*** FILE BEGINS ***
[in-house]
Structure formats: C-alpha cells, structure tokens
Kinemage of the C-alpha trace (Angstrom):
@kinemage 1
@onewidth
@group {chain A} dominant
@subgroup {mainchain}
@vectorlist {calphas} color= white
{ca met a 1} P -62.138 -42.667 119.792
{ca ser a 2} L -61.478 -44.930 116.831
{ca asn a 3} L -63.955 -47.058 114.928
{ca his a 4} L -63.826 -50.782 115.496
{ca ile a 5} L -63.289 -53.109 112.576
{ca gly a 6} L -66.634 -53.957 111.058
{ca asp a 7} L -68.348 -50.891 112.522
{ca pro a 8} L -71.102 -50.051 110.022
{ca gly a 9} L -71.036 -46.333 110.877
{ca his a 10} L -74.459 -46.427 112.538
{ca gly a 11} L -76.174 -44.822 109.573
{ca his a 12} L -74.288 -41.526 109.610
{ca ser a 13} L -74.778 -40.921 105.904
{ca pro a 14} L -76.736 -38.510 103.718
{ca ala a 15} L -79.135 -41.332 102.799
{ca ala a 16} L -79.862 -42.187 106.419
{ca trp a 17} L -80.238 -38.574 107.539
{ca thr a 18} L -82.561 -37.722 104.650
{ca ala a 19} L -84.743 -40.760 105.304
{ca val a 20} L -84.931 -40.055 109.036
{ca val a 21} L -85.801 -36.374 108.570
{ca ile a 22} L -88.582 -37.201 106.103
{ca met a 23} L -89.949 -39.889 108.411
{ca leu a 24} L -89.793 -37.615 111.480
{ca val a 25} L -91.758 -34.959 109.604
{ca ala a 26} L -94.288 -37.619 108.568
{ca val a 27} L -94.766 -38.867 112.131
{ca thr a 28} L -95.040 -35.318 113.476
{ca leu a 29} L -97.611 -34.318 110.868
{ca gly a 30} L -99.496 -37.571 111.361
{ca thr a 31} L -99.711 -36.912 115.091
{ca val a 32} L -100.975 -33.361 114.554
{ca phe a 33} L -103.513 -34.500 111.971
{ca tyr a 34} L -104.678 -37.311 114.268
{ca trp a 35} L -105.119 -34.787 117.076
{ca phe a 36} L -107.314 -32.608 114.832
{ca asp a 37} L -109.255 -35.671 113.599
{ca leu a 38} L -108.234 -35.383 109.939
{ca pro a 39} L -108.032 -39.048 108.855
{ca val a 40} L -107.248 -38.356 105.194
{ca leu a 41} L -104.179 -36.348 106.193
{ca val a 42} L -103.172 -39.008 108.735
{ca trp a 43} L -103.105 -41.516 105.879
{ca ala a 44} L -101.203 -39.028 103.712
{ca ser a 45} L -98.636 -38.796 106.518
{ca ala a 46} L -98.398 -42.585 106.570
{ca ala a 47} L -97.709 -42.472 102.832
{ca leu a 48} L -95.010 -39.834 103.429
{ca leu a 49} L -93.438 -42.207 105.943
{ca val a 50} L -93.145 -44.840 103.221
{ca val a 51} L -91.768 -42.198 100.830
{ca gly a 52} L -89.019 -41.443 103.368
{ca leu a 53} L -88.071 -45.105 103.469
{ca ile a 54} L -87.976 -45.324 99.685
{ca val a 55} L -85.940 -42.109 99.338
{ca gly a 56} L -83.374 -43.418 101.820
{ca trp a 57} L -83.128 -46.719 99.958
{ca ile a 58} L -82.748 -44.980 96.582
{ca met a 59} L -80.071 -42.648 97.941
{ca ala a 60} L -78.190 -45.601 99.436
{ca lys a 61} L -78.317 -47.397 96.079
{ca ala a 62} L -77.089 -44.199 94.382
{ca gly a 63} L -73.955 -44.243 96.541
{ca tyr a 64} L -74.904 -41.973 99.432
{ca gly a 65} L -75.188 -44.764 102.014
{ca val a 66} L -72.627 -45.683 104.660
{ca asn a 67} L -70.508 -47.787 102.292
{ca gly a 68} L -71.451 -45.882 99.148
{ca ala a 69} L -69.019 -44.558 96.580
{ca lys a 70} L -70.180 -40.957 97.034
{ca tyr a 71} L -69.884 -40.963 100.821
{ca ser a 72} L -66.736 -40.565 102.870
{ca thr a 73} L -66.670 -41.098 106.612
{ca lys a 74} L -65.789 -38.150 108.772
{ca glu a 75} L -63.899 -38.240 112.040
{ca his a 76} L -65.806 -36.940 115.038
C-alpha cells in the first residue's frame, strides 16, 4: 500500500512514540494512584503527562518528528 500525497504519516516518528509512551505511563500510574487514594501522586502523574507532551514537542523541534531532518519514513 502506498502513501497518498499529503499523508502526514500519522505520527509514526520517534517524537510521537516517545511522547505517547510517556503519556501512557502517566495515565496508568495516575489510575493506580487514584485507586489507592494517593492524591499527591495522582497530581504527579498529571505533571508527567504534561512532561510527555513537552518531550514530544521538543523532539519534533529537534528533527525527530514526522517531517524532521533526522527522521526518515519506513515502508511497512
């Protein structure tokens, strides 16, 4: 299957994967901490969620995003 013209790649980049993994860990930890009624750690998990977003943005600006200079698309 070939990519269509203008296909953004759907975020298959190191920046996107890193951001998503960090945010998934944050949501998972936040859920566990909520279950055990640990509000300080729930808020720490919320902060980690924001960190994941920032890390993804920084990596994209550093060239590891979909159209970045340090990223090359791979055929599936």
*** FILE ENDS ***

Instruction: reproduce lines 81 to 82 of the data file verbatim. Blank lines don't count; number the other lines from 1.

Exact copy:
{ca thr a 73} L -66.670 -41.098 106.612
{ca lys a 74} L -65.789 -38.150 108.772